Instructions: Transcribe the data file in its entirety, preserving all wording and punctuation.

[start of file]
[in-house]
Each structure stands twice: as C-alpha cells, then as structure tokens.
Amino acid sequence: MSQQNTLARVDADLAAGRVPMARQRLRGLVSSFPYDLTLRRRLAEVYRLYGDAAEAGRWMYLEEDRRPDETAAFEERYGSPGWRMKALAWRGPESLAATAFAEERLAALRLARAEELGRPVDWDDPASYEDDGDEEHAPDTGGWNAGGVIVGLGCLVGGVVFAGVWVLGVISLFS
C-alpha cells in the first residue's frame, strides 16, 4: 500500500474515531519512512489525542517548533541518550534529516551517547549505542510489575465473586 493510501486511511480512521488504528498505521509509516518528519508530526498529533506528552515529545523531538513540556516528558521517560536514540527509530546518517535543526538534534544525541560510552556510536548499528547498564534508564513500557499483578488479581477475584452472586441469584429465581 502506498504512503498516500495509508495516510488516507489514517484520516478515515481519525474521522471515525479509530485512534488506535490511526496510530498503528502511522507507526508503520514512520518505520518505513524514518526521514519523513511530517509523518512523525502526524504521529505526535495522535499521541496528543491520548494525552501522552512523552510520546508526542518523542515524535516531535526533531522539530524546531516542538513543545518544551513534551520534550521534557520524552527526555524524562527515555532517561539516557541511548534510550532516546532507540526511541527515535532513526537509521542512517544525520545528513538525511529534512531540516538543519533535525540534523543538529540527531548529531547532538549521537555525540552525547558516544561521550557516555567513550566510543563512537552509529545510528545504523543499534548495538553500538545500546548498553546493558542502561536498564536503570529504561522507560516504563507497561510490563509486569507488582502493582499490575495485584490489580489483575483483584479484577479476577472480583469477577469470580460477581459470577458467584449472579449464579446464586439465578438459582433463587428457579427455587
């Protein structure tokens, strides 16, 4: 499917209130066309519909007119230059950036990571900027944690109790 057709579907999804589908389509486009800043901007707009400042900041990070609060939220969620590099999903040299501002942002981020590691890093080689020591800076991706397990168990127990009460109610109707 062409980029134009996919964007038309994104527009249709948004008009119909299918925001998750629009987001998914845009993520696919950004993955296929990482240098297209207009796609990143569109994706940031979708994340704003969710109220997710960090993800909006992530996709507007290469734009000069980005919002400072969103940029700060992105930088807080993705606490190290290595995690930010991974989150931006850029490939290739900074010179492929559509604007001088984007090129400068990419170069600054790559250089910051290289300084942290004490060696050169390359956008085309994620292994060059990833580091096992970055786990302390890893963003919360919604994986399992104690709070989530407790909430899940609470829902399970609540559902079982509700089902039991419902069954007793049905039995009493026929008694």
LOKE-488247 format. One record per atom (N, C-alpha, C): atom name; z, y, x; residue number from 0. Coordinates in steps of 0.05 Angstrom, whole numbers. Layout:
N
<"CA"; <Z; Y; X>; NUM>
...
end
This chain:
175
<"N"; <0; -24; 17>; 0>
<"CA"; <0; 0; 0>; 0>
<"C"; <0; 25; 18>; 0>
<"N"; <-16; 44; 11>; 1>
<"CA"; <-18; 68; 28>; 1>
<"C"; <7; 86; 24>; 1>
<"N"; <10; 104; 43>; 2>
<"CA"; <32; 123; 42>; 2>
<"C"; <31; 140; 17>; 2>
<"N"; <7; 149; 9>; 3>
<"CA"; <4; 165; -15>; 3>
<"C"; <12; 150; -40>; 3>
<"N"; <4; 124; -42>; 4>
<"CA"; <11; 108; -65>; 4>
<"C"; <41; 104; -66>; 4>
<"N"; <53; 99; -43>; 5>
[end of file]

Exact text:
[in-house]
Each structure stands twice: as C-alpha cells, then as structure tokens.
Amino acid sequence: MSQQNTLARVDADLAAGRVPMARQRLRGLVSSFPYDLTLRRRLAEVYRLYGDAAEAGRWMYLEEDRRPDETAAFEERYGSPGWRMKALAWRGPESLAATAFAEERLAALRLARAEELGRPVDWDDPASYEDDGDEEHAPDTGGWNAGGVIVGLGCLVGGVVFAGVWVLGVISLFS
C-alpha cells in the first residue's frame, strides 16, 4: 500500500474515531519512512489525542517548533541518550534529516551517547549505542510489575465473586 493510501486511511480512521488504528498505521509509516518528519508530526498529533506528552515529545523531538513540556516528558521517560536514540527509530546518517535543526538534534544525541560510552556510536548499528547498564534508564513500557499483578488479581477475584452472586441469584429465581 502506498504512503498516500495509508495516510488516507489514517484520516478515515481519525474521522471515525479509530485512534488506535490511526496510530498503528502511522507507526508503520514512520518505520518505513524514518526521514519523513511530517509523518512523525502526524504521529505526535495522535499521541496528543491520548494525552501522552512523552510520546508526542518523542515524535516531535526533531522539530524546531516542538513543545518544551513534551520534550521534557520524552527526555524524562527515555532517561539516557541511548534510550532516546532507540526511541527515535532513526537509521542512517544525520545528513538525511529534512531540516538543519533535525540534523543538529540527531548529531547532538549521537555525540552525547558516544561521550557516555567513550566510543563512537552509529545510528545504523543499534548495538553500538545500546548498553546493558542502561536498564536503570529504561522507560516504563507497561510490563509486569507488582502493582499490575495485584490489580489483575483483584479484577479476577472480583469477577469470580460477581459470577458467584449472579449464579446464586439465578438459582433463587428457579427455587
């Protein structure tokens, strides 16, 4: 499917209130066309519909007119230059950036990571900027944690109790 057709579907999804589908389509486009800043901007707009400042900041990070609060939220969620590099999903040299501002942002981020590691890093080689020591800076991706397990168990127990009460109610109707 062409980029134009996919964007038309994104527009249709948004008009119909299918925001998750629009987001998914845009993520696919950004993955296929990482240098297209207009796609990143569109994706940031979708994340704003969710109220997710960090993800909006992530996709507007290469734009000069980005919002400072969103940029700060992105930088807080993705606490190290290595995690930010991974989150931006850029490939290739900074010179492929559509604007001088984007090129400068990419170069600054790559250089910051290289300084942290004490060696050169390359956008085309994620292994060059990833580091096992970055786990302390890893963003919360919604994986399992104690709070989530407790909430899940609470829902399970609540559902079982509700089902039991419902069954007793049905039995009493026929008694």
LOKE-488247 format. One record per atom (N, C-alpha, C): atom name; z, y, x; residue number from 0. Coordinates in steps of 0.05 Angstrom, whole numbers. Layout:
N
<"CA"; <Z; Y; X>; NUM>
...
end
This chain:
175
<"N"; <0; -24; 17>; 0>
<"CA"; <0; 0; 0>; 0>
<"C"; <0; 25; 18>; 0>
<"N"; <-16; 44; 11>; 1>
<"CA"; <-18; 68; 28>; 1>
<"C"; <7; 86; 24>; 1>
<"N"; <10; 104; 43>; 2>
<"CA"; <32; 123; 42>; 2>
<"C"; <31; 140; 17>; 2>
<"N"; <7; 149; 9>; 3>
<"CA"; <4; 165; -15>; 3>
<"C"; <12; 150; -40>; 3>
<"N"; <4; 124; -42>; 4>
<"CA"; <11; 108; -65>; 4>
<"C"; <41; 104; -66>; 4>
<"N"; <53; 99; -43>; 5>